at the committee meetings, an enthusiastic chap who always
did everything with a smile on his face, the kind you need
to get these kind of things moving. And then he
disappeared. It turned out the Special Branch had gone to
his school and told the headmaster that he was a member of
the IRA. He had told the pupil's parents and threatened him
with expulsion. It was horrendous.

I suppose the difference is that people might believe me
now that we were then interested in a historical and
cultural event. On one level, then, I'm pleased with
today's discussion and debate, because back then we were
interested only in raising the issue and I'm delighted that
has finally happened. And there are new facts and new
material, which show it as a complicated event. The black-
and-white approach did no service to historical studies.

I'm less impressed with the military ceremony. We called
ours Reclaim the Spirit of Easter 1916, and we were
interested in why they did what they did, their aims and
objectives, but we were accused of giving aid and comfort
to the IRA. It was a very poor level of debate. So it's
ironic that we were slammed for supposedly being
militaristic, yet now the Government is resorting to
militarism. But this weekend's event, given all that is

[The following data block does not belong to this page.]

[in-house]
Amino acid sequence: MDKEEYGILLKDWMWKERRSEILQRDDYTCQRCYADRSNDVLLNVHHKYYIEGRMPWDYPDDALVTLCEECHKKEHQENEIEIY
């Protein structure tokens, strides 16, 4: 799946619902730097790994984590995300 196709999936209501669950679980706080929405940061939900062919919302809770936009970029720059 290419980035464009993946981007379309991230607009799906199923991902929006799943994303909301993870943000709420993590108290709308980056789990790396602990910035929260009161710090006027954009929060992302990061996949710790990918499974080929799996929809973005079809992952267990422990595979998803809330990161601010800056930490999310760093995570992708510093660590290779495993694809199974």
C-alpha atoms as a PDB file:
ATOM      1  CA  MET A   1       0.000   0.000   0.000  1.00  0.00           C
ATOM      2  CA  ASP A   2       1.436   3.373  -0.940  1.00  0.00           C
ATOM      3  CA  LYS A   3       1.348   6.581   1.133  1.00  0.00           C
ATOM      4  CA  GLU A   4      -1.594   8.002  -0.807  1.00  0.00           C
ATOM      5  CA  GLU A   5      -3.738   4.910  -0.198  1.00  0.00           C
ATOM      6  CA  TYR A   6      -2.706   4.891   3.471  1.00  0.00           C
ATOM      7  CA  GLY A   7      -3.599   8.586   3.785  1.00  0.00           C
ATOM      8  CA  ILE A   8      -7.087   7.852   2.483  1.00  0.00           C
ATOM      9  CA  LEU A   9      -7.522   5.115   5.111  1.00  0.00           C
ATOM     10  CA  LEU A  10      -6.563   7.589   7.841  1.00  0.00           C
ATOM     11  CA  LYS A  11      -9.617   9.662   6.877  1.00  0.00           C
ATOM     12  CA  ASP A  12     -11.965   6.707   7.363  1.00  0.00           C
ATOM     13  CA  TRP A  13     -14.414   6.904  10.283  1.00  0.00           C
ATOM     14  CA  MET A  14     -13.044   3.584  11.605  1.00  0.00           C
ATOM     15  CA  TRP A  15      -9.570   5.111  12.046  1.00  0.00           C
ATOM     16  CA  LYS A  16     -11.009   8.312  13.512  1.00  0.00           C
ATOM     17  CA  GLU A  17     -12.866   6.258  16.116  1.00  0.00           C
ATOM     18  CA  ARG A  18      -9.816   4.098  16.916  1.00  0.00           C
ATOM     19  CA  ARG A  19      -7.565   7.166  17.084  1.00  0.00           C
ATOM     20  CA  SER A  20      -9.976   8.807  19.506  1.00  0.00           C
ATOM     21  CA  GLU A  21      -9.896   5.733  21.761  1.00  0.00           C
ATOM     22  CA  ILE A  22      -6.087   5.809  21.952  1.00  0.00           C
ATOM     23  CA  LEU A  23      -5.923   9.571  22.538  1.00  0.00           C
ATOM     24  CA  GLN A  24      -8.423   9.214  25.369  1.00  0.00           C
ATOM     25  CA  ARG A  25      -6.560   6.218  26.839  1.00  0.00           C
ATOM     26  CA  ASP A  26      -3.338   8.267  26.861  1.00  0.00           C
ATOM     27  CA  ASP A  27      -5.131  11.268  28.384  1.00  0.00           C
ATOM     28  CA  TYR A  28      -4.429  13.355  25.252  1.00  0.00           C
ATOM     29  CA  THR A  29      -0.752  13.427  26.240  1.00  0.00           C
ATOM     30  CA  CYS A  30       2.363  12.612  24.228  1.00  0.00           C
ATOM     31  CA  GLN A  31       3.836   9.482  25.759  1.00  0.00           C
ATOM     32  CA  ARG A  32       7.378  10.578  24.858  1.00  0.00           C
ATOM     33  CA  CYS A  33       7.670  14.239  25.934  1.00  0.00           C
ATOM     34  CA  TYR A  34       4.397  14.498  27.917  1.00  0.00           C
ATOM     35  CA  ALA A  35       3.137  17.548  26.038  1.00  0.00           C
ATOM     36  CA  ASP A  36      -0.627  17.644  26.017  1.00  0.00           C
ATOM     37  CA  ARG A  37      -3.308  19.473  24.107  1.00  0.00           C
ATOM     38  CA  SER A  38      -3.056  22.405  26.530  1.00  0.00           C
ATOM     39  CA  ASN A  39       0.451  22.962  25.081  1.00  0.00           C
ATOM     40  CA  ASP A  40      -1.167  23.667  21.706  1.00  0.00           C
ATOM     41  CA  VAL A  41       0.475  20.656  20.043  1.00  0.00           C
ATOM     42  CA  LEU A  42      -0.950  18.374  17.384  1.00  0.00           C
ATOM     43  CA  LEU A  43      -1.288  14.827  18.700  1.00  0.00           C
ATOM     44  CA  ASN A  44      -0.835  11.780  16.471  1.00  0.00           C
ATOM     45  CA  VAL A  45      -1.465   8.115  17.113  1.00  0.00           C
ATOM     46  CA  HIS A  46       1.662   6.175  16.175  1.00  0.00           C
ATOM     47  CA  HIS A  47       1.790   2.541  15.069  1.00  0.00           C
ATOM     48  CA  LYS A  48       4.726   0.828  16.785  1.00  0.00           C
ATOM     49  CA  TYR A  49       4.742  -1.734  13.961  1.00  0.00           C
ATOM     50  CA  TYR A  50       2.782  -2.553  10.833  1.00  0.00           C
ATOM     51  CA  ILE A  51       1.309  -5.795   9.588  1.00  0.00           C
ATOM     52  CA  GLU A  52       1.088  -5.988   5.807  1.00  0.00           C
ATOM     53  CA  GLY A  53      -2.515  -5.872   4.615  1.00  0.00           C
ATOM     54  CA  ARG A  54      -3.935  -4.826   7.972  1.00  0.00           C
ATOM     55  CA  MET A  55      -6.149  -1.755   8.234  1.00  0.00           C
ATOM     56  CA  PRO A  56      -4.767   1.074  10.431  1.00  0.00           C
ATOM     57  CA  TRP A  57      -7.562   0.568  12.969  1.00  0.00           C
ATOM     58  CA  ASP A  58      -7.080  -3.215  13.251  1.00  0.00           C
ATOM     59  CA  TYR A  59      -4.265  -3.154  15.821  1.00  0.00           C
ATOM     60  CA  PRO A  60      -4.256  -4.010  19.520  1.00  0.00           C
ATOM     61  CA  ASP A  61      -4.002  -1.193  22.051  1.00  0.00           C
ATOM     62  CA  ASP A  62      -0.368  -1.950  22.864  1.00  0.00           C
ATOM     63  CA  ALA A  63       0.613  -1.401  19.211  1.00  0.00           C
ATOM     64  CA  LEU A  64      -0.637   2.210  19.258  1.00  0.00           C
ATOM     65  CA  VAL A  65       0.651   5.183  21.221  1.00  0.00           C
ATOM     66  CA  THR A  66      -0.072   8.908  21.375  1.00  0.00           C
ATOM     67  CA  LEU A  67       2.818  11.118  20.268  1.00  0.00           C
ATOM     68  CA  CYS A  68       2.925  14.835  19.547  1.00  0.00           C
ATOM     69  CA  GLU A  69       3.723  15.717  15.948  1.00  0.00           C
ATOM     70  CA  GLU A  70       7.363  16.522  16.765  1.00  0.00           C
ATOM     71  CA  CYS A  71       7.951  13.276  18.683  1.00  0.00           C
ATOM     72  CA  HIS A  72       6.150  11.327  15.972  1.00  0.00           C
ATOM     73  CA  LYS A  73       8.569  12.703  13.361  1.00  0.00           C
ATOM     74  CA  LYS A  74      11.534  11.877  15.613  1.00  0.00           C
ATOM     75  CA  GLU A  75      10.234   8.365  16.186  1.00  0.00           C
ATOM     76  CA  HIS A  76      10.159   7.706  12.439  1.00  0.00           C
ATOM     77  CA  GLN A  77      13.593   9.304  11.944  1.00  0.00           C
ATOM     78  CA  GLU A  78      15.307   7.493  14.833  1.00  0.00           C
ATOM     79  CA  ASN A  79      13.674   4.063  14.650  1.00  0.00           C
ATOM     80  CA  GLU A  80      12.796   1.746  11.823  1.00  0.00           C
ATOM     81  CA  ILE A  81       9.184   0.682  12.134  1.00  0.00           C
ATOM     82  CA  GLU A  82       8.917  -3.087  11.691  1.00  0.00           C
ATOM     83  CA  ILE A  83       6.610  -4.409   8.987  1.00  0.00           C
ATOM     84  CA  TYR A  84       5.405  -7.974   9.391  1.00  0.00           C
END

happening in the world, is inappropriate and hypocritical.
It should be more creative.

I wasn't asked to be involved in this year's events, but I
was actually relieved at that. I'm always happier when I'm
on the outside.

Lorcan Collins
1916 Rebellion Walking Tour of Dublin guide

What I've seen this year is an increase in the number of
Irish taking the tour. We've been running this year's tours
only since March, and already the phones have been hopping
with mothers trying to push their teenage sons over our
way, because they're suddenly interested in it. The older
generation feel they can now talk about 1916. I was never
embarrassed about it myself, but I guess others were.

In 1996, when we started doing the tours, I would go into
hotels and they kind of looked at you like you had two
heads. They'd ask me "What are you talking about that for,
all that violence?". It's a part of our history that has
been neglected. Walk around Dublin and there's none of
those brown tourist plaques telling you that this is where
Pearse lived, or where Connolly lived, and that kind of
thing. Yet, there are loads for the likes of George Bernard
Shaw or Oscar Wilde. There was this silly idea that it
would offend the English. But we get loads of English on
the tours and they're fascinated by it all. They get a bit
of a slagging, but they love it. They'd think it was weird
if there was no slagging.

I don't know why there has to be a separated seating area
for the parade, and that the numbers have been limited to
only 900. I don't see why everyone can't just muck in
together. I don't think that the men and women of 1916
would have liked to see a dividing line between those in
the inner circles and the common man.